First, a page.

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The Under-Discussed Consequence of Alcohol Use Disorder: ‘Wet Brain’

Wernicke-Korsakoff syndrome is a condition that often goes unnoticed until the damage is irreversible

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What You Need To Know

With April being Alcohol Awareness Month, we revisit this May 2023 article about Wernicke-Korsakoff syndrome, a rare memory disorder that occurs due to a lack of thiamine (vitamin B1) and malnutrition. The most common underlying cause is alcohol use disorder. 

Liver disease, heart disease and high blood pressure are among the conditions commonly associated with alcohol use disorder (AUD), but one condition that’s rarely discussed, and often overlooked, is Wernicke-Korsakoff syndrome, better known as “wet brain,” and can be the most challenging to identify and treat.

Below, Laura Kelley, media relations professional in the University of Colorado Anschutz Medical Campus Office of Communications, speaks with Joseph Schacht, PhD, an associate professor of psychiatry at the University of Colorado School of Medicine, about “wet brain,” a form of dementia that can occur at any age under the right conditions.

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When we think about alcohol use disorder, one of the key medical issues that comes to mind is liver damage, but perhaps one of the most under discussed and dangerous consequences is Wernicke-Korsakoff syndrome. Talk about what it is and why it should be a concern of anyone who is or has a loved one battling AUD.

Wernicke-Korsakoff syndrome (WKS) is a rare memory disorder that occurs due to a lack of thiamine (vitamin B1) and malnutrition. Thiamine is essential for converting sugar into energy; without it, the brain doesn’t have enough energy to function properly. The most common underlying cause of WKS is AUD. Chronic heavy alcohol use irritates the stomach and digestive tract and interferes with the body’s ability to absorb vitamins. People who drink heavily also often have poor nutrition and don’t ingest enough thiamine. Other causes of WKS include eating disorders, prolonged vomiting due to other medical conditions and side effects of chemotherapy.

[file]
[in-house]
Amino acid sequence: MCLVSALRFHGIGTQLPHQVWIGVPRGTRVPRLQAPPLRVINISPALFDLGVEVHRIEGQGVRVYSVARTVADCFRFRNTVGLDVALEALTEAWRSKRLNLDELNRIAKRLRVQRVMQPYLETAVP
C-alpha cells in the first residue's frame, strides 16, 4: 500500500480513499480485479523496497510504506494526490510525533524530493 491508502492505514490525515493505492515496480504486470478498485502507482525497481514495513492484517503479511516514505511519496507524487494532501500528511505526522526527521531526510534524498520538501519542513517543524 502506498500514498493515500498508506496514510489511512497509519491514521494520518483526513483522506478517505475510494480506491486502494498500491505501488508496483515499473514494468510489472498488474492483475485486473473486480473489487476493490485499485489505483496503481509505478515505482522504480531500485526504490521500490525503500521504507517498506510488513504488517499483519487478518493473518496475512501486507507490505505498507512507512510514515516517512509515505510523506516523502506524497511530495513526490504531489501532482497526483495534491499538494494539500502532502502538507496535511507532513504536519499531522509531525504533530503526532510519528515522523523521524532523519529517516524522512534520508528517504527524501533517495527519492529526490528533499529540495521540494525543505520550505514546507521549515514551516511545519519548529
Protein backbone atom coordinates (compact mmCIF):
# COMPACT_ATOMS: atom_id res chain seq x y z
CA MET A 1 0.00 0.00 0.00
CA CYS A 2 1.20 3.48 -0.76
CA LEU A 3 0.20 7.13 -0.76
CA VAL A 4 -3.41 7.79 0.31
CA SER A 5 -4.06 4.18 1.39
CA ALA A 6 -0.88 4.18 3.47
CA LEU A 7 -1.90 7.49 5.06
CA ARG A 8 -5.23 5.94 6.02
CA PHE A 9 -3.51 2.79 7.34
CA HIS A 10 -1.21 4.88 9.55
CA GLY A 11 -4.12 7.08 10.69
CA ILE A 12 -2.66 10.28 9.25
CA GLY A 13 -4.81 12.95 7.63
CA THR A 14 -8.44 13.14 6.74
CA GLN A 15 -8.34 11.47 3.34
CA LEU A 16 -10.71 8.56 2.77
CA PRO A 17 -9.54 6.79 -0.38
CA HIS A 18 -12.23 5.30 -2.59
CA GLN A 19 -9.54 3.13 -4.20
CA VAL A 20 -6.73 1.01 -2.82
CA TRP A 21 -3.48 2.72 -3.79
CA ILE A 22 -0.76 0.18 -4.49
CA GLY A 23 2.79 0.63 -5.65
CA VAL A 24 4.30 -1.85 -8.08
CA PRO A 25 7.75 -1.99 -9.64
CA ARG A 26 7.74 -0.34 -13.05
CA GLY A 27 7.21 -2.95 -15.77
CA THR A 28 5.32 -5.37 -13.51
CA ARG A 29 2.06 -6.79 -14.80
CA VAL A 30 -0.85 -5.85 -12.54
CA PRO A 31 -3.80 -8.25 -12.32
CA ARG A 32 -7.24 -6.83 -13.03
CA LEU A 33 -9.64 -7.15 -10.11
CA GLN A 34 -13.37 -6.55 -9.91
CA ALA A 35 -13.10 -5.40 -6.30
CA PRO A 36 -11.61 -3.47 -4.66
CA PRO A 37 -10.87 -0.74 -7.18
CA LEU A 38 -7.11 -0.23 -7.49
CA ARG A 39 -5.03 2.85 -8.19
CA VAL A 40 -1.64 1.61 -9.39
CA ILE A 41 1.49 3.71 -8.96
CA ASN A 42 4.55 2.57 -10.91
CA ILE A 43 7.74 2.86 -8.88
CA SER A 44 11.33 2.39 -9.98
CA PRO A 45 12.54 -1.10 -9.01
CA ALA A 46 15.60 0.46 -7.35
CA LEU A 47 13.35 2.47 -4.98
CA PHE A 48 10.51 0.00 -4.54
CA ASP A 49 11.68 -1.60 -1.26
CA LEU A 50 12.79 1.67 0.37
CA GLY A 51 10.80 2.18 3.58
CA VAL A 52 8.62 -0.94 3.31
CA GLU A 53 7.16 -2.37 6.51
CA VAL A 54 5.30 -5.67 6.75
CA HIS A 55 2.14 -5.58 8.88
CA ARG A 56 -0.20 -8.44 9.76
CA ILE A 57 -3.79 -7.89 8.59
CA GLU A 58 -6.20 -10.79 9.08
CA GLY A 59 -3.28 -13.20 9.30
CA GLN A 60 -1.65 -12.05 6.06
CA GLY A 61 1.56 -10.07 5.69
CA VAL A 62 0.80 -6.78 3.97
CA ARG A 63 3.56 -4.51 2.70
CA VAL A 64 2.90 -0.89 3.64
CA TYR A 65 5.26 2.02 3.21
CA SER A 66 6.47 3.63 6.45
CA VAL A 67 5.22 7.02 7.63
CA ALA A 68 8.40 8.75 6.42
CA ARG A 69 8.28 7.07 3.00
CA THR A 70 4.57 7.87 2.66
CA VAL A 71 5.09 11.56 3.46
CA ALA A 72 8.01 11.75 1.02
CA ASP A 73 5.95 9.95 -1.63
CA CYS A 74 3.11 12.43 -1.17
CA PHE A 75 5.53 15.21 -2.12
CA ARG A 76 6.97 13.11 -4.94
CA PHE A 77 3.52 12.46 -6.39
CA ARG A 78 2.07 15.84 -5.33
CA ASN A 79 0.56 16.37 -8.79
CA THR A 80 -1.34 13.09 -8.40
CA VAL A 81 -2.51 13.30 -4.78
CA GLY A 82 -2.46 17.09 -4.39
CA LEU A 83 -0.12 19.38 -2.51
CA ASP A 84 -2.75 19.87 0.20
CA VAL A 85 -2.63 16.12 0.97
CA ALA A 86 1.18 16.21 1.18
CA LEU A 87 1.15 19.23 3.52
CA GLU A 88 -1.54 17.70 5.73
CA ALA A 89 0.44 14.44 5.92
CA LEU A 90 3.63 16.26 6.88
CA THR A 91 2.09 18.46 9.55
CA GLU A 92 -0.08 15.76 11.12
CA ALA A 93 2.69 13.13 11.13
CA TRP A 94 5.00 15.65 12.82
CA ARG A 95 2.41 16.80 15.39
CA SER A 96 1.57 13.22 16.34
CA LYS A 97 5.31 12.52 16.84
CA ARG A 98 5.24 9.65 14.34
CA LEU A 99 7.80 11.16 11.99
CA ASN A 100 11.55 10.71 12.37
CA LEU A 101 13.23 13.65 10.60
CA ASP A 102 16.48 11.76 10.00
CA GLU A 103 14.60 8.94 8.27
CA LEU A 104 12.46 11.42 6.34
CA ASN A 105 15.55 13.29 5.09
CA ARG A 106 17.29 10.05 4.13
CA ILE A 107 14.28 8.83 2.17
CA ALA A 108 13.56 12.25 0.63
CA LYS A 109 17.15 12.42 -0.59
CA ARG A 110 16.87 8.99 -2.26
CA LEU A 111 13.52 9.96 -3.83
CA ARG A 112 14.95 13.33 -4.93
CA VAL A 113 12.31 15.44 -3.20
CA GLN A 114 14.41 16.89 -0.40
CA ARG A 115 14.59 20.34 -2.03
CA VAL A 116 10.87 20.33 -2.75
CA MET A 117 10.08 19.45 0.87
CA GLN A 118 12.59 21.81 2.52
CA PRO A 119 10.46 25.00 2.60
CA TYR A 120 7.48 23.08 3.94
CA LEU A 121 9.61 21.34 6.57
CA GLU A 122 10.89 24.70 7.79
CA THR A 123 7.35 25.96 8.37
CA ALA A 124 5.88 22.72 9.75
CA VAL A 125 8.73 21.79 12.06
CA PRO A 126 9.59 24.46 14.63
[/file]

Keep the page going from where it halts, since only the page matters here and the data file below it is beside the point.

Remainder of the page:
What are some of the symptoms of wet brain that families and medical providers should look for?

WKS is a combination of two different brain diseases: Wernicke encephalopathy and Korsakoff psychosis. Patients typically, but not always, progress from Wernicke encephalopathy to Korsakoff psychosis. Common symptoms of Wernicke encephalopathy include balance problems, ataxia (loss of muscle coordination), trouble walking, confusion, drowsiness, hypothermia, tachycardia (rapid heartbeat), low blood pressure and abnormal back-and-forth eye movements.
If left untreated, Wernicke encephalopathy progresses to Korsakoff psychosis. Common symptoms include amnesia (inability to form new memories), confabulation (inventing information to compensate for the inability to remember it), agitation and anger, disorientation and visual and auditory hallucinations.